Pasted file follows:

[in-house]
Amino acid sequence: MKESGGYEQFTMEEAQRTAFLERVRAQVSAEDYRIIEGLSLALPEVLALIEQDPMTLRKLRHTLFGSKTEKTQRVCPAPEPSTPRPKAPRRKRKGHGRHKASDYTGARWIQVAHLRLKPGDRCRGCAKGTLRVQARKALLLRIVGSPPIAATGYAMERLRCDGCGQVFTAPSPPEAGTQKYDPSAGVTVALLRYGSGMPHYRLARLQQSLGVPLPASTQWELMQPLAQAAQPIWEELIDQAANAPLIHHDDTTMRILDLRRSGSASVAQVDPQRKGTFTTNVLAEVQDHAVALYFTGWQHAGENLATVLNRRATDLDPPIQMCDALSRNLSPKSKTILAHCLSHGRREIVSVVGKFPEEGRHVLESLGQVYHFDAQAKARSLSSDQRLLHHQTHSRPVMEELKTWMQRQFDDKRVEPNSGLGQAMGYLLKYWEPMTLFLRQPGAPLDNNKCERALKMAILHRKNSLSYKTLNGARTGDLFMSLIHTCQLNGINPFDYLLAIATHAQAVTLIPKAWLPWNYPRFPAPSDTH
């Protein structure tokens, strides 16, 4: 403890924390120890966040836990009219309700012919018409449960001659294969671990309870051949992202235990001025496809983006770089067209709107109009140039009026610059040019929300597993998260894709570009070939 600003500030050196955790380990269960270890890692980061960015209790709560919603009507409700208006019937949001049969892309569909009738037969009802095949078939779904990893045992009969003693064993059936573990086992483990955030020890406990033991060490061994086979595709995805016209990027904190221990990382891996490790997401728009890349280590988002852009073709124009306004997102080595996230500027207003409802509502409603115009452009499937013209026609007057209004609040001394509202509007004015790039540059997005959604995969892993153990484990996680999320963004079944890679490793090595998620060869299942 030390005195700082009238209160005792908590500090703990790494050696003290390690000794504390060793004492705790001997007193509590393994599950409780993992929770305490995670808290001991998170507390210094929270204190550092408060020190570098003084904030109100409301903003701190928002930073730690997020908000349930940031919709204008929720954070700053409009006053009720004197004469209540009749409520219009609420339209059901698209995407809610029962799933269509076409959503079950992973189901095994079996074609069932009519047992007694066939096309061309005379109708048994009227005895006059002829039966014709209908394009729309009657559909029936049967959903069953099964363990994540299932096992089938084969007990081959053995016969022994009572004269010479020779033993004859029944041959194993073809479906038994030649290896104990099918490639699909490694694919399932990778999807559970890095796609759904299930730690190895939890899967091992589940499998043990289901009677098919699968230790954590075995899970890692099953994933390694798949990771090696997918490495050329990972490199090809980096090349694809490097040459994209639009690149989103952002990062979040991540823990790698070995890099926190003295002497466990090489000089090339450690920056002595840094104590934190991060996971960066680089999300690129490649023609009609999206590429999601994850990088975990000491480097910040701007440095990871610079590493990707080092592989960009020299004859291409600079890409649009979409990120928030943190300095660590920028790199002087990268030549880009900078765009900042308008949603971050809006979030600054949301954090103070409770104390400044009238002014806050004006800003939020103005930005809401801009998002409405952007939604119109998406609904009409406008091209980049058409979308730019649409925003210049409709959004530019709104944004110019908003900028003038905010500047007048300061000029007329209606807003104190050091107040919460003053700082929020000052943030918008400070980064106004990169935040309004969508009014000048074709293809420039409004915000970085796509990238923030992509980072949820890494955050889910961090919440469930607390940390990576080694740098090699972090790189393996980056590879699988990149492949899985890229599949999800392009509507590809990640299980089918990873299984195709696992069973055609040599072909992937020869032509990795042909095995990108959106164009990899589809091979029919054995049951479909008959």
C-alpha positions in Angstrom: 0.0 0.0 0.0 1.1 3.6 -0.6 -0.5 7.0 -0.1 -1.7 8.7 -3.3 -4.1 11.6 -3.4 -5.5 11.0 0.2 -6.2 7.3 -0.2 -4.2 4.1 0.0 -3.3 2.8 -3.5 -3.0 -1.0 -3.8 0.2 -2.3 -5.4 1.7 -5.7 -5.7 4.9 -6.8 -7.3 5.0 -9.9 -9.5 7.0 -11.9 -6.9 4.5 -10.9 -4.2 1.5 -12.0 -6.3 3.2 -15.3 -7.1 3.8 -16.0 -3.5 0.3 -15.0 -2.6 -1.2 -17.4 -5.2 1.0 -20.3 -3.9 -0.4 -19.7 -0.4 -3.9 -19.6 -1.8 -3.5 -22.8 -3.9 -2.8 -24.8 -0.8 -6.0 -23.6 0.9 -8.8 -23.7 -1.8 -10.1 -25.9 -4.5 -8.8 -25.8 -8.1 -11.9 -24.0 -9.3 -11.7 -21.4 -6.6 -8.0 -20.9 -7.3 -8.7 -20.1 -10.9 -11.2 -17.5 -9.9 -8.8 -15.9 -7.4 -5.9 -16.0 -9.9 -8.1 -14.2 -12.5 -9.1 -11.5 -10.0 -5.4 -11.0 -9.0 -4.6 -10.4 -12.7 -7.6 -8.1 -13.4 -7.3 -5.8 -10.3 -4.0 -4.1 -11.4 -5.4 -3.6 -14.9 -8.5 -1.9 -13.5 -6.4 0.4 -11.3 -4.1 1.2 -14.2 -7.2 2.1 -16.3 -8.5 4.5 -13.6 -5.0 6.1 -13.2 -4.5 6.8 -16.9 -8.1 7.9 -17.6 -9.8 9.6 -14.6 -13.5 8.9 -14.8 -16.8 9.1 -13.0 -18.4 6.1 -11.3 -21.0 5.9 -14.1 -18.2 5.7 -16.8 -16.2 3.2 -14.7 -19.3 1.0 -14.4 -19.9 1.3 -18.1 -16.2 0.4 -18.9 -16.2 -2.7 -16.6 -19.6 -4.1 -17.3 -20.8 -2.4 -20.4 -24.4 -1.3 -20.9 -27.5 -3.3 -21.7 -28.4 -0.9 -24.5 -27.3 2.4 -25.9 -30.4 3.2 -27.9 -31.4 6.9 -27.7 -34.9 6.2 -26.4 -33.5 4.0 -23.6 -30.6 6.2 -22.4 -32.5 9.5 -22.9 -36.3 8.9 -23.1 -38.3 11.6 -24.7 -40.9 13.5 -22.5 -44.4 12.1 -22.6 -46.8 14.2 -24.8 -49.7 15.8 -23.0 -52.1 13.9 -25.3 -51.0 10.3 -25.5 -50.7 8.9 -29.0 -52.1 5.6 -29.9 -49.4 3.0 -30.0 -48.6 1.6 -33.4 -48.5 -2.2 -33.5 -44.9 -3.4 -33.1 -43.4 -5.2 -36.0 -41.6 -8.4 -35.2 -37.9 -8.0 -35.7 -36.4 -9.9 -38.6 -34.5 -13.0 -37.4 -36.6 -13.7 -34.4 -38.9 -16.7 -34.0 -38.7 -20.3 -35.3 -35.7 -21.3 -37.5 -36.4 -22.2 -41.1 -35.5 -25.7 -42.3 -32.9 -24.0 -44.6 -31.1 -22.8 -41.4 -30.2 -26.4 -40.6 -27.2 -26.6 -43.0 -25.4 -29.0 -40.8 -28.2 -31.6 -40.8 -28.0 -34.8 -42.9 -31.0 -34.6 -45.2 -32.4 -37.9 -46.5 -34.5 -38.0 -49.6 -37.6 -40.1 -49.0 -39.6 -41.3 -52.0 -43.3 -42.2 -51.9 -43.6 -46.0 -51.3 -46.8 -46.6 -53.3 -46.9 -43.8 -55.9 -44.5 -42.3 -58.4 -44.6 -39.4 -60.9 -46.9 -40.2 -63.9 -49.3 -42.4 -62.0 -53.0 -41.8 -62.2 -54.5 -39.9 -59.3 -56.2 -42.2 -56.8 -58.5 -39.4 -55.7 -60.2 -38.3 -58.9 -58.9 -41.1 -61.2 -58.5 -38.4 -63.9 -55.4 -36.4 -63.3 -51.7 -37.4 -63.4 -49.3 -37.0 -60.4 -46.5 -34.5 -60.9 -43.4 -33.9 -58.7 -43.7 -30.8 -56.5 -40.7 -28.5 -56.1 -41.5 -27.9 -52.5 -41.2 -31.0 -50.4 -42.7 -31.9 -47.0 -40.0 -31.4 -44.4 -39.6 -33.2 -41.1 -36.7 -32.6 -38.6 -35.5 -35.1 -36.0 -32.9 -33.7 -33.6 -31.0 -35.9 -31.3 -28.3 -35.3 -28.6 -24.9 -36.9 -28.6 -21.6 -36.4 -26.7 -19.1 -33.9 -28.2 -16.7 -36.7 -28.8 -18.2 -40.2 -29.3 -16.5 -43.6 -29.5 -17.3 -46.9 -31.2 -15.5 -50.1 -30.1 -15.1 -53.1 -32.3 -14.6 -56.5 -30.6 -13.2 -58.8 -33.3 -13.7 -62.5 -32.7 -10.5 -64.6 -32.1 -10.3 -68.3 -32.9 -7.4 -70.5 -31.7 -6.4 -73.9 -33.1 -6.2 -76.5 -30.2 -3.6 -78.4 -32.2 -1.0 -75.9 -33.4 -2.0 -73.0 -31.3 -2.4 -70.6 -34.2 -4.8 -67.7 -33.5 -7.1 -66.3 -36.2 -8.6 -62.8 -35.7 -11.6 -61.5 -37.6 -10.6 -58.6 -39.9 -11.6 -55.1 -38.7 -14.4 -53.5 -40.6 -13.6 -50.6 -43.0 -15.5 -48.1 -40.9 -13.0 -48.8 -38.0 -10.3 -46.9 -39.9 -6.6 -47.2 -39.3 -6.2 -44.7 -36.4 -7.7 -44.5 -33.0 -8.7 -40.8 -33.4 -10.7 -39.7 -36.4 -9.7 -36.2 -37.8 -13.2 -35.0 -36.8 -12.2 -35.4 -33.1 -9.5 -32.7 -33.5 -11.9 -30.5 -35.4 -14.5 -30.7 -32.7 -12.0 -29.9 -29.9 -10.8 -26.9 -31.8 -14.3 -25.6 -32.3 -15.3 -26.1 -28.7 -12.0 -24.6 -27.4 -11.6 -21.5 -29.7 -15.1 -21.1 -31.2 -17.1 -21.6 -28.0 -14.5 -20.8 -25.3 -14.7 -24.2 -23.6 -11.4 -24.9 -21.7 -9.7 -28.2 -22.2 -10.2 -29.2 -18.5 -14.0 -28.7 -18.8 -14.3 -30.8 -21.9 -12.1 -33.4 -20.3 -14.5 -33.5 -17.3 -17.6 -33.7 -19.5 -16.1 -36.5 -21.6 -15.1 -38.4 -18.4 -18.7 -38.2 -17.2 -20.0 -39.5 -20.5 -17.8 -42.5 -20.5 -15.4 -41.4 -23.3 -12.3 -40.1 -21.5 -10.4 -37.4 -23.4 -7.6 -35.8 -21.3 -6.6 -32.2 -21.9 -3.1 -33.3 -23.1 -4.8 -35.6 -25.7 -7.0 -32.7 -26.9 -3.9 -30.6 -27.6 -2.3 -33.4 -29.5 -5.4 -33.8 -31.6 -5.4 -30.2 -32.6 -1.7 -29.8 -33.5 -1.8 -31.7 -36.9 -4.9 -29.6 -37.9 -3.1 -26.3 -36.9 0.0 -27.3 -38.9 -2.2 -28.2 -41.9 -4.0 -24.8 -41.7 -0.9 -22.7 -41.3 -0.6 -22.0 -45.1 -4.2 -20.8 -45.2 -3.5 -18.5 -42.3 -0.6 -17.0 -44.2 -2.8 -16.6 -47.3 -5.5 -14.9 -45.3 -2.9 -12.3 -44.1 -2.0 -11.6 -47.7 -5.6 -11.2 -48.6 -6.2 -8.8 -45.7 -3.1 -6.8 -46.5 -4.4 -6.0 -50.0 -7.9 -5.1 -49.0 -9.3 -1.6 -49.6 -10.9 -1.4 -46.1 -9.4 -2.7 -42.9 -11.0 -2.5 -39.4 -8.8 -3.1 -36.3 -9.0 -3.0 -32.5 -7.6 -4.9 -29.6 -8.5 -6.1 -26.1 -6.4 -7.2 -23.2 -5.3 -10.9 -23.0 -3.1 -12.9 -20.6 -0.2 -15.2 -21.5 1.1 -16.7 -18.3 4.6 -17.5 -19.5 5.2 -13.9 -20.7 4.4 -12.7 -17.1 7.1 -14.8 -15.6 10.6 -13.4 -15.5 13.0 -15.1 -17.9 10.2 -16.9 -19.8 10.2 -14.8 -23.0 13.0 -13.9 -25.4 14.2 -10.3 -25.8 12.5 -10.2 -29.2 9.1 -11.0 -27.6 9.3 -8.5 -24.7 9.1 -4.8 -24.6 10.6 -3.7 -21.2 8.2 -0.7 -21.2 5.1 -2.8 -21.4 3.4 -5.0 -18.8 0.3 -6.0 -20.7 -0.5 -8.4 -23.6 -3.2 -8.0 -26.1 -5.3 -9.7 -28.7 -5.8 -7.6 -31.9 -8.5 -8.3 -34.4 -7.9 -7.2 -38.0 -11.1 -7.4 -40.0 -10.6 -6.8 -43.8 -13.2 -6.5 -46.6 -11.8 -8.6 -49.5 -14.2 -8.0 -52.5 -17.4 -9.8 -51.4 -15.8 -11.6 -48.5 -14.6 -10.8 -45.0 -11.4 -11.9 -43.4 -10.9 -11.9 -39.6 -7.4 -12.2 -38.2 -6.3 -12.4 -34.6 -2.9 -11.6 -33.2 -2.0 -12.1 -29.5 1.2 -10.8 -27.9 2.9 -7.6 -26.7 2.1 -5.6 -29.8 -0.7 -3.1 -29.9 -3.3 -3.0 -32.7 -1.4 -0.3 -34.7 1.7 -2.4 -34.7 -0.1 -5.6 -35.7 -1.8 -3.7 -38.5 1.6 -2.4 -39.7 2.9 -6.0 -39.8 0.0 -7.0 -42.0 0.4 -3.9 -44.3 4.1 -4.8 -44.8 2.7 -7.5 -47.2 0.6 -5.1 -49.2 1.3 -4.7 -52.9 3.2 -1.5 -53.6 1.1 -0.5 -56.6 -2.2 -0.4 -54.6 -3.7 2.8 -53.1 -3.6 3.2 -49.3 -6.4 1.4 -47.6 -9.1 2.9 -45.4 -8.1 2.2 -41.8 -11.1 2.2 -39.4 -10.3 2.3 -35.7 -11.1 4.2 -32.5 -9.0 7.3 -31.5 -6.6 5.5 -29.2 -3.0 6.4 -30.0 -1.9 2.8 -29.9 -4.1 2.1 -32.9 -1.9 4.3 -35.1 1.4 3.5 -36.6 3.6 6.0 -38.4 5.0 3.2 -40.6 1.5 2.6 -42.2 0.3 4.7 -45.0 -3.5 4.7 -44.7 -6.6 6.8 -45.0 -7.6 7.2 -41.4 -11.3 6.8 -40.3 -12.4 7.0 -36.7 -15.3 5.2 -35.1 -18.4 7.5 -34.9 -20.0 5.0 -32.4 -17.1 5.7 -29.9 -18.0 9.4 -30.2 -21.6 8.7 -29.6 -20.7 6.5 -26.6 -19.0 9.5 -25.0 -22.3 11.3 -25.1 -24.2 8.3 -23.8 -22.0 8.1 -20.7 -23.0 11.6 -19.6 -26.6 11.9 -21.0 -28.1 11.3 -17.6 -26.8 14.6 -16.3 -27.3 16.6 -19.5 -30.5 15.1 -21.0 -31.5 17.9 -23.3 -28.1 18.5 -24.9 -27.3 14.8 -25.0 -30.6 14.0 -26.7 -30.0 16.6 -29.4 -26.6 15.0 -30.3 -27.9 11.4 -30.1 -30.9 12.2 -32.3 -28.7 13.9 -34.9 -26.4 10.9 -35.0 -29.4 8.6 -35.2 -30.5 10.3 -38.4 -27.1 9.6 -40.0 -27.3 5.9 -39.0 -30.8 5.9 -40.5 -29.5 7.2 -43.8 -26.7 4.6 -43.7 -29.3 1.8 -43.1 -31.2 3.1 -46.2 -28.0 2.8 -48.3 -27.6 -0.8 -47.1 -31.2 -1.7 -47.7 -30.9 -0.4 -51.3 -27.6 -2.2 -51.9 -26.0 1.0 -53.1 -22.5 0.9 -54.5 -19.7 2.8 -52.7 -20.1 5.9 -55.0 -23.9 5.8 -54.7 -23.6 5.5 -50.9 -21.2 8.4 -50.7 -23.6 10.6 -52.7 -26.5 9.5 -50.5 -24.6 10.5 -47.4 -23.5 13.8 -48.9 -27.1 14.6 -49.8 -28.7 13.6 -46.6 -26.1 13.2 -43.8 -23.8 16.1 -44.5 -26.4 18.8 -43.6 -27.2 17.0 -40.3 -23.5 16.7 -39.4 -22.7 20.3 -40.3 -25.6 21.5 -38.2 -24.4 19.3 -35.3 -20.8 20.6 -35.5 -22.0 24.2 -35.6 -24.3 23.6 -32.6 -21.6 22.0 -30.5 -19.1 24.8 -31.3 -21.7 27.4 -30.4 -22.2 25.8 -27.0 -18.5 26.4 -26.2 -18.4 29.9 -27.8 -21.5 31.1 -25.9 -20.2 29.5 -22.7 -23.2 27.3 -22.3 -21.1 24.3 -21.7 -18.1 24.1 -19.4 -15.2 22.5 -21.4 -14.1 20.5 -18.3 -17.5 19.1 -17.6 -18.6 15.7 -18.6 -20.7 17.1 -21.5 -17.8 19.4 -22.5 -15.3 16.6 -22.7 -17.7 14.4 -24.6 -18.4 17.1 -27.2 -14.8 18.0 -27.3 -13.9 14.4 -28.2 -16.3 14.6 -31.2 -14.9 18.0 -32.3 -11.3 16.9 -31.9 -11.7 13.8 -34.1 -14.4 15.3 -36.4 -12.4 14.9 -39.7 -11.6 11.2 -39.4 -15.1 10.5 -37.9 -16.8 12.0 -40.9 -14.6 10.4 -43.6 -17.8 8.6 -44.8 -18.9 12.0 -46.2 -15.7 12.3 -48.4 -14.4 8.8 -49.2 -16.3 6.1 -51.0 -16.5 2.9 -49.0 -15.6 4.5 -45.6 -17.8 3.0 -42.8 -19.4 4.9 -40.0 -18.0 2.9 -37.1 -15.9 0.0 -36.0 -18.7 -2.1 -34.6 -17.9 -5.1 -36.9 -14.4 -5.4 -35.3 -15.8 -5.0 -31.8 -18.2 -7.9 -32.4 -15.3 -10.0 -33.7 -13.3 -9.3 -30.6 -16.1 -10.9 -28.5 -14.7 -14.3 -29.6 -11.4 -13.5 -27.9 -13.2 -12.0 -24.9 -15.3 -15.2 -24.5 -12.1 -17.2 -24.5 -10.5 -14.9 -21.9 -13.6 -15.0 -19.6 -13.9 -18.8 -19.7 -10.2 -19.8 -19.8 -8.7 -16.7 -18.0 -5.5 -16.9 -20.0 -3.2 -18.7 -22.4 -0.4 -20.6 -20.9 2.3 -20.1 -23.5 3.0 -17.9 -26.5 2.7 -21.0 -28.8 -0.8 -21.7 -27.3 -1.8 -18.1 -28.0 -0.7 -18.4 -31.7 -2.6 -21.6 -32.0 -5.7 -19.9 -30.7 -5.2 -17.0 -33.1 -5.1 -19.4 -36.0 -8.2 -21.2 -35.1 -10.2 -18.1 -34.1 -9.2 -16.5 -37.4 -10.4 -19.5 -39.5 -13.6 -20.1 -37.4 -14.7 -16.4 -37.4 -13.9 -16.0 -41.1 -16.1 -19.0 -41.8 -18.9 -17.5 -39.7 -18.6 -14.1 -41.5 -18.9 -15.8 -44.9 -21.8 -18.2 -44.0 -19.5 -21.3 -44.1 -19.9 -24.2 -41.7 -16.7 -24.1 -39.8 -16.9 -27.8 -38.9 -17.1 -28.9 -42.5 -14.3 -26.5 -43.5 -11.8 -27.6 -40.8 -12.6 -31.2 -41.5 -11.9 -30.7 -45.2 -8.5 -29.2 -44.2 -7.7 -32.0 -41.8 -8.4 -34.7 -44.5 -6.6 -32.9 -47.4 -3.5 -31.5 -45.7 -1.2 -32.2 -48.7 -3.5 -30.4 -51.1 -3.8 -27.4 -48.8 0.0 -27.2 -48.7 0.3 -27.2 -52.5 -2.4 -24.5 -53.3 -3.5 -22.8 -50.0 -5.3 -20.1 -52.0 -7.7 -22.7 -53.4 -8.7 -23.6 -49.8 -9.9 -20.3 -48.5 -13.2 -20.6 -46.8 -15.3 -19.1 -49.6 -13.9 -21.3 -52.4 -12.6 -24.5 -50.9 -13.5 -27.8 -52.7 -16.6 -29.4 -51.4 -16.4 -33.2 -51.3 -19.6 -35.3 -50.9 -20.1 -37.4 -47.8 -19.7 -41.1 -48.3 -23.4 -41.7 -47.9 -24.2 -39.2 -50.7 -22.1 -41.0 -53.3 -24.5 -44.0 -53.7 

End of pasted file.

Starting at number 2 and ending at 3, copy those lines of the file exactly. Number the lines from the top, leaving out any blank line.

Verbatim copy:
Amino acid sequence: MKESGGYEQFTMEEAQRTAFLERVRAQVSAEDYRIIEGLSLALPEVLALIEQDPMTLRKLRHTLFGSKTEKTQRVCPAPEPSTPRPKAPRRKRKGHGRHKASDYTGARWIQVAHLRLKPGDRCRGCAKGTLRVQARKALLLRIVGSPPIAATGYAMERLRCDGCGQVFTAPSPPEAGTQKYDPSAGVTVALLRYGSGMPHYRLARLQQSLGVPLPASTQWELMQPLAQAAQPIWEELIDQAANAPLIHHDDTTMRILDLRRSGSASVAQVDPQRKGTFTTNVLAEVQDHAVALYFTGWQHAGENLATVLNRRATDLDPPIQMCDALSRNLSPKSKTILAHCLSHGRREIVSVVGKFPEEGRHVLESLGQVYHFDAQAKARSLSSDQRLLHHQTHSRPVMEELKTWMQRQFDDKRVEPNSGLGQAMGYLLKYWEPMTLFLRQPGAPLDNNKCERALKMAILHRKNSLSYKTLNGARTGDLFMSLIHTCQLNGINPFDYLLAIATHAQAVTLIPKAWLPWNYPRFPAPSDTH
């Protein structure tokens, strides 16, 4: 403890924390120890966040836990009219309700012919018409449960001659294969671990309870051949992202235990001025496809983006770089067209709107109009140039009026610059040019929300597993998260894709570009070939 600003500030050196955790380990269960270890890692980061960015209790709560919603009507409700208006019937949001049969892309569909009738037969009802095949078939779904990893045992009969003693064993059936573990086992483990955030020890406990033991060490061994086979595709995805016209990027904190221990990382891996490790997401728009890349280590988002852009073709124009306004997102080595996230500027207003409802509502409603115009452009499937013209026609007057209004609040001394509202509007004015790039540059997005959604995969892993153990484990996680999320963004079944890679490793090595998620060869299942 030390005195700082009238209160005792908590500090703990790494050696003290390690000794504390060793004492705790001997007193509590393994599950409780993992929770305490995670808290001991998170507390210094929270204190550092408060020190570098003084904030109100409301903003701190928002930073730690997020908000349930940031919709204008929720954070700053409009006053009720004197004469209540009749409520219009609420339209059901698209995407809610029962799933269509076409959503079950992973189901095994079996074609069932009519047992007694066939096309061309005379109708048994009227005895006059002829039966014709209908394009729309009657559909029936049967959903069953099964363990994540299932096992089938084969007990081959053995016969022994009572004269010479020779033993004859029944041959194993073809479906038994030649290896104990099918490639699909490694694919399932990778999807559970890095796609759904299930730690190895939890899967091992589940499998043990289901009677098919699968230790954590075995899970890692099953994933390694798949990771090696997918490495050329990972490199090809980096090349694809490097040459994209639009690149989103952002990062979040991540823990790698070995890099926190003295002497466990090489000089090339450690920056002595840094104590934190991060996971960066680089999300690129490649023609009609999206590429999601994850990088975990000491480097910040701007440095990871610079590493990707080092592989960009020299004859291409600079890409649009979409990120928030943190300095660590920028790199002087990268030549880009900078765009900042308008949603971050809006979030600054949301954090103070409770104390400044009238002014806050004006800003939020103005930005809401801009998002409405952007939604119109998406609904009409406008091209980049058409979308730019649409925003210049409709959004530019709104944004110019908003900028003038905010500047007048300061000029007329209606807003104190050091107040919460003053700082929020000052943030918008400070980064106004990169935040309004969508009014000048074709293809420039409004915000970085796509990238923030992509980072949820890494955050889910961090919440469930607390940390990576080694740098090699972090790189393996980056590879699988990149492949899985890229599949999800392009509507590809990640299980089918990873299984195709696992069973055609040599072909992937020869032509990795042909095995990108959106164009990899589809091979029919054995049951479909008959």